Which Joe gave his name to ‘sloppy joes’? We look at five interesting sandwiches and their lexical origins.
1A person or thing that intensifies.
- ‘Flavor intensifiers are being tested as a way to promote weight loss and an alternative diet.’
- ‘Is it anything more than an intensifier of no relevant constitutional content, Mr Young?’
- ‘We've compiled the 10 best intensifiers - proven methods for recharging your progress - and, this month, we'll analyze five.’
- ‘We are using IMF as shorthand for the entire grouping of moral hazard intensifiers we listed at the outset!’
- ‘Routine intensifiers: when the advanced fitness aficionado gets stuck in a workout rut, it's time to shake things up and take your training to the next level.’
- ‘The eliding of text in the lyric is a great intensifier, if qualification or fragmentation of narrative consciousness is what you're after.’
- ‘For each mouse, the gain of the light intensifier was kept constant during all the measurements.’
- ‘Therefore, the people, far from figuring as the subject of politics, serve as intensifier of Bacon's charismatic leadership.’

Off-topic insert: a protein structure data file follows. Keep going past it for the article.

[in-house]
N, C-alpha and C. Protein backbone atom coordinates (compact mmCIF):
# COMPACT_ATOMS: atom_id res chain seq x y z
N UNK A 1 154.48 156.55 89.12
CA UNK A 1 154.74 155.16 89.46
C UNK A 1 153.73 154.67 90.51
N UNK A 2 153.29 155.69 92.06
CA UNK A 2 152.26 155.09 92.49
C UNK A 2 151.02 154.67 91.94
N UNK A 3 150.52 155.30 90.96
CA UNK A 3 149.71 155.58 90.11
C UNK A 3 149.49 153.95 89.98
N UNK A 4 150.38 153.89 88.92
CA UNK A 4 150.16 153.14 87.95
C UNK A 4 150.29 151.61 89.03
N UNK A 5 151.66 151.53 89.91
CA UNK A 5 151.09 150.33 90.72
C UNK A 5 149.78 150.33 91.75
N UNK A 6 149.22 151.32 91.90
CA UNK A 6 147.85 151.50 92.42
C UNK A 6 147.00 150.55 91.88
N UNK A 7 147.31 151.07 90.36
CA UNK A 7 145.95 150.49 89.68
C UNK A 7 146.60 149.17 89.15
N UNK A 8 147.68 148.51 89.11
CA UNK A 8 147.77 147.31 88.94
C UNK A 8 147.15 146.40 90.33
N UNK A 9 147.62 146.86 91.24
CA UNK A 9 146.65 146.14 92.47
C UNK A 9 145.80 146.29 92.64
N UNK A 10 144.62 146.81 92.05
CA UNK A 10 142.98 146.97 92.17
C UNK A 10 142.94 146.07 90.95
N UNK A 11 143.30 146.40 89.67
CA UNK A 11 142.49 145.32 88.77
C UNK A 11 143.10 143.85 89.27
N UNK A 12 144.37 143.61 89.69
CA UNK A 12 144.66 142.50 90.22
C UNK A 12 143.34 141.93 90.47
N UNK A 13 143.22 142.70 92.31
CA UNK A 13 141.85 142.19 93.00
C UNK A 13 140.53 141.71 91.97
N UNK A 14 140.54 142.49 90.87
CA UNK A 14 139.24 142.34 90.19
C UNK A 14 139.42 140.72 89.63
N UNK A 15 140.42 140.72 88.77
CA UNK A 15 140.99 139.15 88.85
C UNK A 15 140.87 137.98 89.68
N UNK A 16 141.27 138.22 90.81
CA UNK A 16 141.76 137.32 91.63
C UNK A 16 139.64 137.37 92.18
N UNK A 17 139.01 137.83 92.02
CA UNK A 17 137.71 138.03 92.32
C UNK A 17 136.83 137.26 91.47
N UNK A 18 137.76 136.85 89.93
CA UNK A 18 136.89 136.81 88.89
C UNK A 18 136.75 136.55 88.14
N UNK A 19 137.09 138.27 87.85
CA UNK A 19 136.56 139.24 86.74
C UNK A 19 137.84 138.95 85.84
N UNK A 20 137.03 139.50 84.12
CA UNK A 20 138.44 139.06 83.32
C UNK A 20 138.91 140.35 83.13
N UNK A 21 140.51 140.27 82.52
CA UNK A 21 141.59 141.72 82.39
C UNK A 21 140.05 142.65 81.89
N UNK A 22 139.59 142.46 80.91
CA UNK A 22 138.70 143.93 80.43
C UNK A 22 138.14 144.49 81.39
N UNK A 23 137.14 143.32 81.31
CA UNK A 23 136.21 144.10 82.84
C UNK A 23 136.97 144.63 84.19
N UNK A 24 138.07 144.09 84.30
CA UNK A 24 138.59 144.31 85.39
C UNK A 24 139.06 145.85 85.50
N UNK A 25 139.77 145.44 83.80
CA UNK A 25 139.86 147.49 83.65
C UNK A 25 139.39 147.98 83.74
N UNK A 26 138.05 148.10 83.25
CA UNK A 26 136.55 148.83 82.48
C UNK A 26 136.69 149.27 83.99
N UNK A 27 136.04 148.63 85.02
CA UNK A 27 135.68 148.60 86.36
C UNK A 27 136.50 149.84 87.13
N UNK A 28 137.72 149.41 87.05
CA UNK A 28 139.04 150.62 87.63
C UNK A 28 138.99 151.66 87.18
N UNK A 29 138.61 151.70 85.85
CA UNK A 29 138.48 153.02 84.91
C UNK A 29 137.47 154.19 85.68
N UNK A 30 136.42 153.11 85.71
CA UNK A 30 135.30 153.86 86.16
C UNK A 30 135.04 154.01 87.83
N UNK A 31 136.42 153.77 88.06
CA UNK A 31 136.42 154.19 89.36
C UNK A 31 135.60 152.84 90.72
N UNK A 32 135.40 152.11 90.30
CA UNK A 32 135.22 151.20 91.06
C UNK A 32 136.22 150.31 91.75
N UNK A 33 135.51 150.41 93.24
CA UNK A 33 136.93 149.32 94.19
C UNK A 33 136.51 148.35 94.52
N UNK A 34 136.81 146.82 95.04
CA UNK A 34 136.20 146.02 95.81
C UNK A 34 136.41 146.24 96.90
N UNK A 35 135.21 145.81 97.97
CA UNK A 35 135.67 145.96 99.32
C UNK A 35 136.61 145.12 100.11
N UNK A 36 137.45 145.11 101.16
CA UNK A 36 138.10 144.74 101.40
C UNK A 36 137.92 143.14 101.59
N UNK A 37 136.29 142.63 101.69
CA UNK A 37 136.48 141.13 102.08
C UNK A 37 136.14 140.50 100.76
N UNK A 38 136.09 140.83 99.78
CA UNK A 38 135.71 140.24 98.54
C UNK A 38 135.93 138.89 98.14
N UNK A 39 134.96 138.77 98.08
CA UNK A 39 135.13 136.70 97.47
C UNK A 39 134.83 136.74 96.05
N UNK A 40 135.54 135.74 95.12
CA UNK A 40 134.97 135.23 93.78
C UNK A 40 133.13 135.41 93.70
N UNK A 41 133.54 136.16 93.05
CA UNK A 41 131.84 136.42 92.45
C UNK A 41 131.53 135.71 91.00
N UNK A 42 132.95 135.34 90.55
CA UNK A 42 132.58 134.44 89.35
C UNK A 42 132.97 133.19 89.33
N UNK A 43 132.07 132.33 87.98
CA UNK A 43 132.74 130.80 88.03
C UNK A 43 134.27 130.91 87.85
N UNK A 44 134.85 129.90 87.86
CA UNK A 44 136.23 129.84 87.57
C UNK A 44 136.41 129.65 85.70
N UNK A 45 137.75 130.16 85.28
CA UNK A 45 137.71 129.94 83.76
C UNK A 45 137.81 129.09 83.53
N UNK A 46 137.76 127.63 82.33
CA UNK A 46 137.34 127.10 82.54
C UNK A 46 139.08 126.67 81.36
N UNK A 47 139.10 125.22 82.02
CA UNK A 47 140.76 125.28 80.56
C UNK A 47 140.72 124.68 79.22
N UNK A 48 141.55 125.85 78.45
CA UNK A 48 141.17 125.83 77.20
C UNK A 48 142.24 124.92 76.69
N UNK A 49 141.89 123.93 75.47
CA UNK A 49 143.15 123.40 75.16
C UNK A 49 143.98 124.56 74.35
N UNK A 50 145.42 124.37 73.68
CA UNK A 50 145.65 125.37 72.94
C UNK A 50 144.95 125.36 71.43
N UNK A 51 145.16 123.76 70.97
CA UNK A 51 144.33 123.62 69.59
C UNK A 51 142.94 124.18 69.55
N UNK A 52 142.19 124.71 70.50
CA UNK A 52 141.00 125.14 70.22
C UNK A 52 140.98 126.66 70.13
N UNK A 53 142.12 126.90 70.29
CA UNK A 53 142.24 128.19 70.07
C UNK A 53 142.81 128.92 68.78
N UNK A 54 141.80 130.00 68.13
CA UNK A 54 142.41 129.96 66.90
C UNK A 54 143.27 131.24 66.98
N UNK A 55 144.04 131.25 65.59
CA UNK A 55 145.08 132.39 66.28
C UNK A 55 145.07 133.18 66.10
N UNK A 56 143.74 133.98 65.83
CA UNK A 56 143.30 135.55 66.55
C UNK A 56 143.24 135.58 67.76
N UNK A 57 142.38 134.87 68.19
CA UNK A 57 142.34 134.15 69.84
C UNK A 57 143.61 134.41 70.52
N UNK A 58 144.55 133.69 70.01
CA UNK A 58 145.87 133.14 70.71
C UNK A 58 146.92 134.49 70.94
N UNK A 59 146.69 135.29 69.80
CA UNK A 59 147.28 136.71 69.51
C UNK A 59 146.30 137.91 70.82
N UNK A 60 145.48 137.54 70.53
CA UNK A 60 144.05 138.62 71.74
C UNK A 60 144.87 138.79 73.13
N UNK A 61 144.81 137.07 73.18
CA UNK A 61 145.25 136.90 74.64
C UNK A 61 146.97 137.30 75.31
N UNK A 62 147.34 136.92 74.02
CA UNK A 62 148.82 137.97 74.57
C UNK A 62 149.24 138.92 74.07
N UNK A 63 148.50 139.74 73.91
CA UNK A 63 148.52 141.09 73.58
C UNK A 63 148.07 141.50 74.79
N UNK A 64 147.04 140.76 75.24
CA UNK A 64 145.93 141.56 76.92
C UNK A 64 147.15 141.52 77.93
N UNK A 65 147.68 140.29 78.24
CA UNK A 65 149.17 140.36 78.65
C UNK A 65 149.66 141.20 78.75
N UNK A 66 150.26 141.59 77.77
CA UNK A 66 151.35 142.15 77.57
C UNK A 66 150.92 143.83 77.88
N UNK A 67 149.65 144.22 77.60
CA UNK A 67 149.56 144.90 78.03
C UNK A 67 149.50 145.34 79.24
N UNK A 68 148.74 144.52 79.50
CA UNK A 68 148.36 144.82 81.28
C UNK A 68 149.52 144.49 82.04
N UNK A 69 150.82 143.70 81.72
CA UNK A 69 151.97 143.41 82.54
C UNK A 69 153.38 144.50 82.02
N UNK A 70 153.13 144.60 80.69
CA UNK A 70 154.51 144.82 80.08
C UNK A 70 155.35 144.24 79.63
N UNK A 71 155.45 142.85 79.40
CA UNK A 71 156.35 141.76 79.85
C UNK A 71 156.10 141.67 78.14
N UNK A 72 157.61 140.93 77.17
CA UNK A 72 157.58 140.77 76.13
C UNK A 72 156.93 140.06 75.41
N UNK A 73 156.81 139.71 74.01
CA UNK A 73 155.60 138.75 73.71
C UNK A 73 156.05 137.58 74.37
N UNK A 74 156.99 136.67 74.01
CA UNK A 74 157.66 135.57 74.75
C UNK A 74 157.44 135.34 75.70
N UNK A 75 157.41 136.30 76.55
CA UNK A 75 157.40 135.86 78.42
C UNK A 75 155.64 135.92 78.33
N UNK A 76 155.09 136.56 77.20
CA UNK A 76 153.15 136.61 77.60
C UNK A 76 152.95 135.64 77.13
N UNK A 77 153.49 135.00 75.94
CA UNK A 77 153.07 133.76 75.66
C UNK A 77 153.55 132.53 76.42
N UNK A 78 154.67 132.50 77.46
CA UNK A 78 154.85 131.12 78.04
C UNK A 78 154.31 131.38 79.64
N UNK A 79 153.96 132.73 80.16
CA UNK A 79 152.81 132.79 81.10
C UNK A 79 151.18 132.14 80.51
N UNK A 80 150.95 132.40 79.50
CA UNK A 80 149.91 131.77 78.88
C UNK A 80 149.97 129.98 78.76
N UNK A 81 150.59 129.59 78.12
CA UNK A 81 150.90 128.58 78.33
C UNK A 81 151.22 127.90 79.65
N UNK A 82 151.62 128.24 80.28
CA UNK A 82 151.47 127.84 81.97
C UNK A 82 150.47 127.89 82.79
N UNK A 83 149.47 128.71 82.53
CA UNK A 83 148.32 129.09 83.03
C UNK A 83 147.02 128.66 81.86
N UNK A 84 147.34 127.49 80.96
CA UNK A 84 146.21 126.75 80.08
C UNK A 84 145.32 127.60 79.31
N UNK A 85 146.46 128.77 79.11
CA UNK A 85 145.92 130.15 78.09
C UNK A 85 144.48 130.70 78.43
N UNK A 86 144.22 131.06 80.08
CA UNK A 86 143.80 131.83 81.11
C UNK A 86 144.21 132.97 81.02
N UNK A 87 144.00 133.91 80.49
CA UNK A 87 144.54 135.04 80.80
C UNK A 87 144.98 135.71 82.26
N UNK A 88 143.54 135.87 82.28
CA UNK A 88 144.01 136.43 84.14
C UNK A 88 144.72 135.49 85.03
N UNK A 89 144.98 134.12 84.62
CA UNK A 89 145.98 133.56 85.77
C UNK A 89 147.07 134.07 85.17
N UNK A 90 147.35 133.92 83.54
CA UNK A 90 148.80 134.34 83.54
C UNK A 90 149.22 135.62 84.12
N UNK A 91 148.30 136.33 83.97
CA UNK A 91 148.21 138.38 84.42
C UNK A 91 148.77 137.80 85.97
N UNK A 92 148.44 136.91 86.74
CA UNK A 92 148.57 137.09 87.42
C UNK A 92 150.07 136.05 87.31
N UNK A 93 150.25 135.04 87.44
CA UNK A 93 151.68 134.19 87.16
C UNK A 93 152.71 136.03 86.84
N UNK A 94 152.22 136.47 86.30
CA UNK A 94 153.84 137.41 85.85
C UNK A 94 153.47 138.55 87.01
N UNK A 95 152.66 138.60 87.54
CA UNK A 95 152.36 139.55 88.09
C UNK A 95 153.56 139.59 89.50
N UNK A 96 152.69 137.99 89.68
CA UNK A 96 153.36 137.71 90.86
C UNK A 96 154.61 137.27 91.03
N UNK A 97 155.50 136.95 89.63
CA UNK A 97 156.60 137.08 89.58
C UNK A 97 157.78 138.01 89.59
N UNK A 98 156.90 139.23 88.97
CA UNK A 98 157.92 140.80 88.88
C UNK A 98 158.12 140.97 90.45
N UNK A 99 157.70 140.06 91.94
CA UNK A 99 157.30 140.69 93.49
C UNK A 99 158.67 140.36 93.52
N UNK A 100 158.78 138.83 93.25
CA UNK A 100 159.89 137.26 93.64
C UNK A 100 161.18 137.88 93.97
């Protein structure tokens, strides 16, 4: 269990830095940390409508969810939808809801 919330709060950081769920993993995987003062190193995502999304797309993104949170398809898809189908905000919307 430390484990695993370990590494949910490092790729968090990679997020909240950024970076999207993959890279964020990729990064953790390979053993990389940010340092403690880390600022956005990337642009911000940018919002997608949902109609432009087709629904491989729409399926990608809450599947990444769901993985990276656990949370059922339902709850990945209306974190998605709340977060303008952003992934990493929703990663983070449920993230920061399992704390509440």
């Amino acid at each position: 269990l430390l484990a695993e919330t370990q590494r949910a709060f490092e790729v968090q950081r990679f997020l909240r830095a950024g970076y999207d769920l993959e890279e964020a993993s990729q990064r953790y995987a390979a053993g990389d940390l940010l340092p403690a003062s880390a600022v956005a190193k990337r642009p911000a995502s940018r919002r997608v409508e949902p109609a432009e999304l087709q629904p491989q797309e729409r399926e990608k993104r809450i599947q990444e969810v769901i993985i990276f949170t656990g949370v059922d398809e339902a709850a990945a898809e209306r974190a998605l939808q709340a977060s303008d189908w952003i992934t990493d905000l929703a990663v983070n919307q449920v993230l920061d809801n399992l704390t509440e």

- ‘Stage 1: thermogenic intensifiers to burn fat, suppress appetite and give intense jitter-free energy.’
- ‘It employs a hydraulic intensifier to boost injection pressure.’
- ‘You can also use it in conjunction with other intensifiers, such as descending sets.’
- 1.1Photography A chemical used to intensify a negative.
- ‘He later used a silver-based intensifier to enhance the foreground of this famous negative.’
- 1.2Grammar An adverb used to give force or emphasis, for example really in my feet are really cold.
- ‘Because of the goal of intensifiers, it is not uncommon to be repetitive when using them.’
- ‘Some words and phrases used as quantifiers can also be used as intensifiers, as in: much nicer; much less; many more; a little better; a lot older; a lot too old; a bit too much.’
- ‘It belongs to the class that grammarians call intensifiers.’
- ‘This interview with the screenwriter reports that the phrase can be used as an all-purpose intensifier.’
- ‘You could argue, of course, that the over- of oversimplistic is chiefly an intensifier.’
We take a look at several popular, though confusing, punctuation marks.
From Afghanistan to Zimbabwe, discover surprising and intriguing language facts from around the globe.
The definitions of ‘buddy’ and ‘bro’ in the OED have recently been revised. We explore their history and increase in popularity.